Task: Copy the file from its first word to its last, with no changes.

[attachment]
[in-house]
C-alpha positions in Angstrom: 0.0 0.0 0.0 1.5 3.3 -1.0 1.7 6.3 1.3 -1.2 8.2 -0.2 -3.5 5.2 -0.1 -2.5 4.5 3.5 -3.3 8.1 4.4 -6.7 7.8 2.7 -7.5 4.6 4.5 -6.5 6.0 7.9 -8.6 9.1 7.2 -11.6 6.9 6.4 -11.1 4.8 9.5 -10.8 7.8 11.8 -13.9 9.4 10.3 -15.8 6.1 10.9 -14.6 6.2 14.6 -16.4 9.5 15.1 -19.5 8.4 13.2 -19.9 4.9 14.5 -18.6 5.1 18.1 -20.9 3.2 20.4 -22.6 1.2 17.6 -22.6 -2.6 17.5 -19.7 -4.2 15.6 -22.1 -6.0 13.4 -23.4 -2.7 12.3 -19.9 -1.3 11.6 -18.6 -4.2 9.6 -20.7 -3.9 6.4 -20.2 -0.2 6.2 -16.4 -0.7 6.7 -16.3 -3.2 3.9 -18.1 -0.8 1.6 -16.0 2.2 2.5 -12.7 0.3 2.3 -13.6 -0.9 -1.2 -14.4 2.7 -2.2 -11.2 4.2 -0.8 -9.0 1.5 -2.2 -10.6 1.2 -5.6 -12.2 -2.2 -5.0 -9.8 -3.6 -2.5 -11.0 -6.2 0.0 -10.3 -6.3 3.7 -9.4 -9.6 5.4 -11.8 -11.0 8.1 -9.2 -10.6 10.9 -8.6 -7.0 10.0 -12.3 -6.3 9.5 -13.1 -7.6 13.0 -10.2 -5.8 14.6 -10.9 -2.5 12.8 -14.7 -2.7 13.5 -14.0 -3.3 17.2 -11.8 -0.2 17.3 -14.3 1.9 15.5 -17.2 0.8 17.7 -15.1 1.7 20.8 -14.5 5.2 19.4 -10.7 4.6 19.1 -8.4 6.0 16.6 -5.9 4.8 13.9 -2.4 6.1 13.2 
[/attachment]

[in-house]
C-alpha positions in Angstrom: 0.0 0.0 0.0 1.5 3.3 -1.0 1.7 6.3 1.3 -1.2 8.2 -0.2 -3.5 5.2 -0.1 -2.5 4.5 3.5 -3.3 8.1 4.4 -6.7 7.8 2.7 -7.5 4.6 4.5 -6.5 6.0 7.9 -8.6 9.1 7.2 -11.6 6.9 6.4 -11.1 4.8 9.5 -10.8 7.8 11.8 -13.9 9.4 10.3 -15.8 6.1 10.9 -14.6 6.2 14.6 -16.4 9.5 15.1 -19.5 8.4 13.2 -19.9 4.9 14.5 -18.6 5.1 18.1 -20.9 3.2 20.4 -22.6 1.2 17.6 -22.6 -2.6 17.5 -19.7 -4.2 15.6 -22.1 -6.0 13.4 -23.4 -2.7 12.3 -19.9 -1.3 11.6 -18.6 -4.2 9.6 -20.7 -3.9 6.4 -20.2 -0.2 6.2 -16.4 -0.7 6.7 -16.3 -3.2 3.9 -18.1 -0.8 1.6 -16.0 2.2 2.5 -12.7 0.3 2.3 -13.6 -0.9 -1.2 -14.4 2.7 -2.2 -11.2 4.2 -0.8 -9.0 1.5 -2.2 -10.6 1.2 -5.6 -12.2 -2.2 -5.0 -9.8 -3.6 -2.5 -11.0 -6.2 0.0 -10.3 -6.3 3.7 -9.4 -9.6 5.4 -11.8 -11.0 8.1 -9.2 -10.6 10.9 -8.6 -7.0 10.0 -12.3 -6.3 9.5 -13.1 -7.6 13.0 -10.2 -5.8 14.6 -10.9 -2.5 12.8 -14.7 -2.7 13.5 -14.0 -3.3 17.2 -11.8 -0.2 17.3 -14.3 1.9 15.5 -17.2 0.8 17.7 -15.1 1.7 20.8 -14.5 5.2 19.4 -10.7 4.6 19.1 -8.4 6.0 16.6 -5.9 4.8 13.9 -2.4 6.1 13.2 